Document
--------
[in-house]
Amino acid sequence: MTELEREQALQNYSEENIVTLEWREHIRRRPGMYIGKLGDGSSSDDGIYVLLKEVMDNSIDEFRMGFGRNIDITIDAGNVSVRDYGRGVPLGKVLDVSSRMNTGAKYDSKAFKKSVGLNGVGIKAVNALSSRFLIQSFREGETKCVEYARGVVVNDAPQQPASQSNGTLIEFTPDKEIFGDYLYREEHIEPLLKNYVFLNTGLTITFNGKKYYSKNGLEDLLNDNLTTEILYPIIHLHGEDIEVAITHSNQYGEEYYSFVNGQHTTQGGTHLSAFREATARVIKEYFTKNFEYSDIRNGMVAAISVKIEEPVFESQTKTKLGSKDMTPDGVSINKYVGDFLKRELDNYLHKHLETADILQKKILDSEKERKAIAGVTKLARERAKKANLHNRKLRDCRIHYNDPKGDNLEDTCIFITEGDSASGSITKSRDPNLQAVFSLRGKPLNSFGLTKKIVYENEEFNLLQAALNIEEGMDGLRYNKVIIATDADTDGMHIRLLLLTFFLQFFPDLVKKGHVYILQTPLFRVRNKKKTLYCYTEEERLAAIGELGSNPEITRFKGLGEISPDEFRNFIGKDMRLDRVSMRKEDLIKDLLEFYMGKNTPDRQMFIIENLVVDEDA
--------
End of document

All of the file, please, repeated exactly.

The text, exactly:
[in-house]
Amino acid sequence: MTELEREQALQNYSEENIVTLEWREHIRRRPGMYIGKLGDGSSSDDGIYVLLKEVMDNSIDEFRMGFGRNIDITIDAGNVSVRDYGRGVPLGKVLDVSSRMNTGAKYDSKAFKKSVGLNGVGIKAVNALSSRFLIQSFREGETKCVEYARGVVVNDAPQQPASQSNGTLIEFTPDKEIFGDYLYREEHIEPLLKNYVFLNTGLTITFNGKKYYSKNGLEDLLNDNLTTEILYPIIHLHGEDIEVAITHSNQYGEEYYSFVNGQHTTQGGTHLSAFREATARVIKEYFTKNFEYSDIRNGMVAAISVKIEEPVFESQTKTKLGSKDMTPDGVSINKYVGDFLKRELDNYLHKHLETADILQKKILDSEKERKAIAGVTKLARERAKKANLHNRKLRDCRIHYNDPKGDNLEDTCIFITEGDSASGSITKSRDPNLQAVFSLRGKPLNSFGLTKKIVYENEEFNLLQAALNIEEGMDGLRYNKVIIATDADTDGMHIRLLLLTFFLQFFPDLVKKGHVYILQTPLFRVRNKKKTLYCYTEEERLAAIGELGSNPEITRFKGLGEISPDEFRNFIGKDMRLDRVSMRKEDLIKDLLEFYMGKNTPDRQMFIIENLVVDEDA